Lack of access to clean water is one of the most significant threats to health and welfare in the developing world. This problem is especially acute in rural Africa, where over half the population lacks access to improved water. A related issue is whether consumers are willing to pay for these technologies. Higher willingness to pay can indicate a higher value of the technologies for health improvements and can support sustainable market-based approaches to the provision of clean water technology. This study examines demand for and impacts of the Kosim filter, a particular purification technology that is appropriate for the region in northern Ghana, as it both removes particulates and neutralizes bacteria without the use of chemicals or electricity. Linking potentially heterogeneous impacts to willingness-to-pay provides a necessary input for accurate cost-benefit analysis.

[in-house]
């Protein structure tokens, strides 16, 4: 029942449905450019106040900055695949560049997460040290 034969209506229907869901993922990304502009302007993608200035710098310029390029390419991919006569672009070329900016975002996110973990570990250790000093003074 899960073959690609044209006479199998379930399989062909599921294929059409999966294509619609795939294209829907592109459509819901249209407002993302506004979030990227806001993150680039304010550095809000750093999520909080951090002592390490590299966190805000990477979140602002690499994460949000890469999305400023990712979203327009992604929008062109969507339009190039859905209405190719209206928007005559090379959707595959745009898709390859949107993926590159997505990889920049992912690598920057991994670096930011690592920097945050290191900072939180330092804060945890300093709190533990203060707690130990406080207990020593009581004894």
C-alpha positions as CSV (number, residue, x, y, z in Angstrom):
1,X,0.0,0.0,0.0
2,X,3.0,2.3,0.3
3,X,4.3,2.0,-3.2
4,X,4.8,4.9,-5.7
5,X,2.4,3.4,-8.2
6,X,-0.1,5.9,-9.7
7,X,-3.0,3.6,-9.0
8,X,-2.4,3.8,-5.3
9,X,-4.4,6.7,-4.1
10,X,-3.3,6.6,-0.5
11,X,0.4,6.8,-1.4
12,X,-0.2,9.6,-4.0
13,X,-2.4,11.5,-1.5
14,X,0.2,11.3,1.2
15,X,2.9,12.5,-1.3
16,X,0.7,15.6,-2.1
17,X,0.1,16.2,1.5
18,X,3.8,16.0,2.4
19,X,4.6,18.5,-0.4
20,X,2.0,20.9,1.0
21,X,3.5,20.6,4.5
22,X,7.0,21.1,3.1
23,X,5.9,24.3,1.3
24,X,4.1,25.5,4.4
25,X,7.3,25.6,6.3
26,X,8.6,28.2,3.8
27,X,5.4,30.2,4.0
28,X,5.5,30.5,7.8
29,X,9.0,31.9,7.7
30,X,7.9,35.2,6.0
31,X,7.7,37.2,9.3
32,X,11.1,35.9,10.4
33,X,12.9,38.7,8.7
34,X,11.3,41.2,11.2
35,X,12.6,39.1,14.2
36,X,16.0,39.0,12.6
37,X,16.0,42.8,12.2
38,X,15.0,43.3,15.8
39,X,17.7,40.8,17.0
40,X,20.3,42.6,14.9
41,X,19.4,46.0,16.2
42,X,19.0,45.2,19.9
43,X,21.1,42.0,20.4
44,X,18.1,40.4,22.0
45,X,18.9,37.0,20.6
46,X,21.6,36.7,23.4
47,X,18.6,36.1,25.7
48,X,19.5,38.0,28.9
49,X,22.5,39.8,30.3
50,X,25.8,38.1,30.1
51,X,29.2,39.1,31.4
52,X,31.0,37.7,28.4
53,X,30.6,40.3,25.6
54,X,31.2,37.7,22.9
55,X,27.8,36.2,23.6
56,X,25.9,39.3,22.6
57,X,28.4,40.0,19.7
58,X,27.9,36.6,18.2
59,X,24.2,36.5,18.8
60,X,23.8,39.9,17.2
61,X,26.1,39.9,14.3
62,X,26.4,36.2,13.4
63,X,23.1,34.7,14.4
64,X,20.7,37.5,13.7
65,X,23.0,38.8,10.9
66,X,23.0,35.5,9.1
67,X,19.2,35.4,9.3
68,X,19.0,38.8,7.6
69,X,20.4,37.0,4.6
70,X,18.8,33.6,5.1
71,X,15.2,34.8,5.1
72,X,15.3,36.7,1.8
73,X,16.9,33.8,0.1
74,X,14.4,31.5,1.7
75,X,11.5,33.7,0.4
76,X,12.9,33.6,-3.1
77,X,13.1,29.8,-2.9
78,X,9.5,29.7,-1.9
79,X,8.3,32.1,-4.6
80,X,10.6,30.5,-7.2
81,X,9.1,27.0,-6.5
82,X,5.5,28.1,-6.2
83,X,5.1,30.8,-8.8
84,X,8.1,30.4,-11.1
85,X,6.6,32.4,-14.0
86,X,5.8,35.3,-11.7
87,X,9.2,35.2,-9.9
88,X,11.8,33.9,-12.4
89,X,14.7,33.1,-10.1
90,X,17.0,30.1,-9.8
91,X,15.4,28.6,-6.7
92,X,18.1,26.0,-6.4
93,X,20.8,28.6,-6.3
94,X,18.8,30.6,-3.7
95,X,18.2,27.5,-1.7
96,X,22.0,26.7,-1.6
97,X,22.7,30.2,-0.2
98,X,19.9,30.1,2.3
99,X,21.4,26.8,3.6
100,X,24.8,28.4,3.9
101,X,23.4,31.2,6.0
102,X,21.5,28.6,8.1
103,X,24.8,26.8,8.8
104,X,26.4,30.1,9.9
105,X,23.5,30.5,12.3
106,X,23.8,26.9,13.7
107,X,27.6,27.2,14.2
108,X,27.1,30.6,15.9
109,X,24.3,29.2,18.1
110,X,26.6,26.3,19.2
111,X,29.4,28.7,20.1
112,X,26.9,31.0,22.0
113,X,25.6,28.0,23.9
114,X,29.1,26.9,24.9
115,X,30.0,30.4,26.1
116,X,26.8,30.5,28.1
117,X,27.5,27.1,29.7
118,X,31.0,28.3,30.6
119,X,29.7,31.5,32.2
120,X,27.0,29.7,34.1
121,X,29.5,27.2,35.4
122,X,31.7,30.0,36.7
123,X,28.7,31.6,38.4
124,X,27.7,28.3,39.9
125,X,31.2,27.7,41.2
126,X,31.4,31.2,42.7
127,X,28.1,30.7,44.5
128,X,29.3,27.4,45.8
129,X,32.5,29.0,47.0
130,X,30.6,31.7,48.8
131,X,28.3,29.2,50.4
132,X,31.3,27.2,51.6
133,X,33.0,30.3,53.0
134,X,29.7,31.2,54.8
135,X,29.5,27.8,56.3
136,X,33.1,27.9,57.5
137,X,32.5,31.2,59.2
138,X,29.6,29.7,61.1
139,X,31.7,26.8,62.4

Berry, J.; Fischer, G.; Guiteras, R. Household Clean Water Technology: Validation, Use and Impact (IGC Policy Brief). International Growth Centre (IGC), London, UK (2011) 4 pp.